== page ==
Integration of cell forces that shape the developing embryo

When tissue remodeling occurs during development, diverse cell shape changes take place at the same time at different positions in the embryo. Integrating cell properties and cell mechanics at the embryo scale enables understanding of how tissues coordinate and interact during development to sculpt the embryo.

HFSP Long-Term Fellow Matteo Rauzi and colleagues
authored on Mon, 04 January 2016

During embryonic development tissues remodel their form. This is achieved via cell shape changes that allow a tissue to fold, shrink or elongate, thin or thicken. While much work has been done to reveal how a tissue can remodel its form by understanding how its constituting cells change shape, little is known on how remodeling tissues interact and how the properties and the mechanics of cells are integrated at the embryo scale to allow tissue coordination during development. In this study we use the fruit fly Drosphila embryo as a model system to study tissue fold formation. Tissue folding is an important topological change since it allows the translocation of cells towards the inside of the embryo where inner organs will eventually be formed: this process is known as gastrulation. During gastrulation in the fly the prospective mesoderm, which is located on the ventral side, folds and becomes internalized (mesoderm invagination). At the same time the lateral tissues (the ectoderm) and the dorsal tissue (the amnioserosa) displace and elongate. How do mesoderm, ectoderm and amnioserosa tissues interact during gastrulation and how is their behavior controlled and coordinated in time?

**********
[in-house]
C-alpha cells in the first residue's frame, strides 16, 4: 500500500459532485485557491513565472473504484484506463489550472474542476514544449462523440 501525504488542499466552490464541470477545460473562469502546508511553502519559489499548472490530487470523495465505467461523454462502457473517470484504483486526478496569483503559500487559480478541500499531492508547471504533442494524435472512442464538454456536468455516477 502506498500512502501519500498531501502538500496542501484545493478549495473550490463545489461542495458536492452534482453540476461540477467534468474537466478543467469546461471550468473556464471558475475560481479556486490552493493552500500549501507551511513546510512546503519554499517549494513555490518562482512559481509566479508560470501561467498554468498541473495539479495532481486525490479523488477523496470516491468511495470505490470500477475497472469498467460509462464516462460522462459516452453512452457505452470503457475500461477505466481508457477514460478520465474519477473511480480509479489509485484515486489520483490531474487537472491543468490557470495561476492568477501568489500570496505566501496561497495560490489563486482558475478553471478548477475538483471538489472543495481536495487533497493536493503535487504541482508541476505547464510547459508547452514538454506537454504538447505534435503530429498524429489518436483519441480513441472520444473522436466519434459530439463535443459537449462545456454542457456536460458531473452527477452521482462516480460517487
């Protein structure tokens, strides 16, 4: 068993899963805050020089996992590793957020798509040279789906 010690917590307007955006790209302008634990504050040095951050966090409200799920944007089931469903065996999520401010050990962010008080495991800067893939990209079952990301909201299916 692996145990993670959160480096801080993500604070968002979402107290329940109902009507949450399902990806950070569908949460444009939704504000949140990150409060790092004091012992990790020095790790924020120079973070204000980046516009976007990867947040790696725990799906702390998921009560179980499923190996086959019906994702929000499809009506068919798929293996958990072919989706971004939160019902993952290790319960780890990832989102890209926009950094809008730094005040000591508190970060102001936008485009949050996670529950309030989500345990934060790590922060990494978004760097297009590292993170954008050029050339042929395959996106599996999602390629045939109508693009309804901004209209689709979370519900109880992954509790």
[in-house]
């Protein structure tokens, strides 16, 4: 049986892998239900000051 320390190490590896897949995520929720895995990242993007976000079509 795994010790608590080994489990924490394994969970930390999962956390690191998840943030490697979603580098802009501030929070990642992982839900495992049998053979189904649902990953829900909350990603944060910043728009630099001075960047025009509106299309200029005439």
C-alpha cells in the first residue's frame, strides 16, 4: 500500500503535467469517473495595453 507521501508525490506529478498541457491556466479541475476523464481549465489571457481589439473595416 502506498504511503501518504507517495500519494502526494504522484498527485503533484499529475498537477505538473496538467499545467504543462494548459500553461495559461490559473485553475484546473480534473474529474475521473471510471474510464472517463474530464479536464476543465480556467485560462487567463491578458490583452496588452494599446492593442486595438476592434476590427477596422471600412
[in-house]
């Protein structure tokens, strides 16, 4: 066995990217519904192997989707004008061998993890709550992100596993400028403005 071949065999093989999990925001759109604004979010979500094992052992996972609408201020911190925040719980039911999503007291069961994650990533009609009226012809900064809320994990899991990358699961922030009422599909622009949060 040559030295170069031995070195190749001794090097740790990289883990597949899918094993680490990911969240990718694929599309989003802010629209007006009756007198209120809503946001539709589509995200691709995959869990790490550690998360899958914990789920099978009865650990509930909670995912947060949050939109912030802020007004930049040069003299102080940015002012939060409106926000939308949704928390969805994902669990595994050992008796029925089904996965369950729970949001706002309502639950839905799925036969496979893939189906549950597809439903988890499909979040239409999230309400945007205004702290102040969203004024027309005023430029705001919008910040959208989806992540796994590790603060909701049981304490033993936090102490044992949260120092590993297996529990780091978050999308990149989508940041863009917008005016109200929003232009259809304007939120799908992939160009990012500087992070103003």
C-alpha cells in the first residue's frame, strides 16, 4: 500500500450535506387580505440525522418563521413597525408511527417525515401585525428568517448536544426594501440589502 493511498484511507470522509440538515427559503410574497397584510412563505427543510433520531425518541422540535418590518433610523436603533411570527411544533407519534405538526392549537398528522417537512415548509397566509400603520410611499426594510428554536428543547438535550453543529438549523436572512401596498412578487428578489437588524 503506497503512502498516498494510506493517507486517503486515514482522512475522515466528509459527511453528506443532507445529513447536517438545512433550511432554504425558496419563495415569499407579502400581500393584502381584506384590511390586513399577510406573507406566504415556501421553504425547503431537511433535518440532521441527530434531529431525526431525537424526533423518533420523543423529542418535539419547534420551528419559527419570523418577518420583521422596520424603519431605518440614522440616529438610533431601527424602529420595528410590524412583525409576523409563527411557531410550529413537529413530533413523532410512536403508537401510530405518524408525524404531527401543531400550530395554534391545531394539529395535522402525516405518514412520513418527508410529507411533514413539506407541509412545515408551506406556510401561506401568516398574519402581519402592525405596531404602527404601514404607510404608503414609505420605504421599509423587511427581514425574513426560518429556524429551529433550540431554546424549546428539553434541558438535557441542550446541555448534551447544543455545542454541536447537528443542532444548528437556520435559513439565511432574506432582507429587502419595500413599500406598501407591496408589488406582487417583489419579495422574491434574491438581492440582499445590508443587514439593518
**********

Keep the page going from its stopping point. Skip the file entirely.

Figure: Cylindrical projection of cell tracks over the entire embryo during the first steps of fruit fly development. The embryo anterior part is at the top, posterior at the bottom, ventral in the middle and dorsal at the left and right side. Warmer colors represent higher cell speed displacement taken at a given time point.

To correlate tissue behavior at different sites of the embryo we devised and used a light sheet microscope with dual detection (MuVi-SPIM) to image the embryo in 3D over time at high spatial and temporal resolution. We used optical cross-sections and a cylindrical projection of the entire embryo to track and characterize the shape of cell apical surface for wild type (see Figure) and mutated embryos. We equipped the light sheet microscope with a femtosecond infra-red laser capable of locally cauterizing the epithelial tissue and generating fixed boundaries that impair tissue displacements.

Our study shows that ectoderm displacement is necessary for mesoderm invagination. The left and right ectodermal sheets are mechanically coupled and work in tandem to define the ventral midline position. The apical acto-myosin scaffolds of mesoderm, ectoderm and amnioserosa cells are distinct during this process. A computational model that recapitulates all three tissue behaviors suggests that the tissues have different mechanical properties; experimental analysis confirms these properties in vivo. Our study shows how different mechanical properties of tissues are integrated at the embryo scale, which is a key step to understanding the logic of embryo morphology.

Reference

Embryo-scale tissue mechanics during Drosophila gastrulation movements. M. Rauzi, U. Krzic, T. E. Saunders, M. Krajnc, P. Ziherl, L. Hufnagel, M. Leptin,  Nature communications 6,  (2015); published online Epub10/26/online (10.1038/ncomms9677).

Link to article

Pubmed link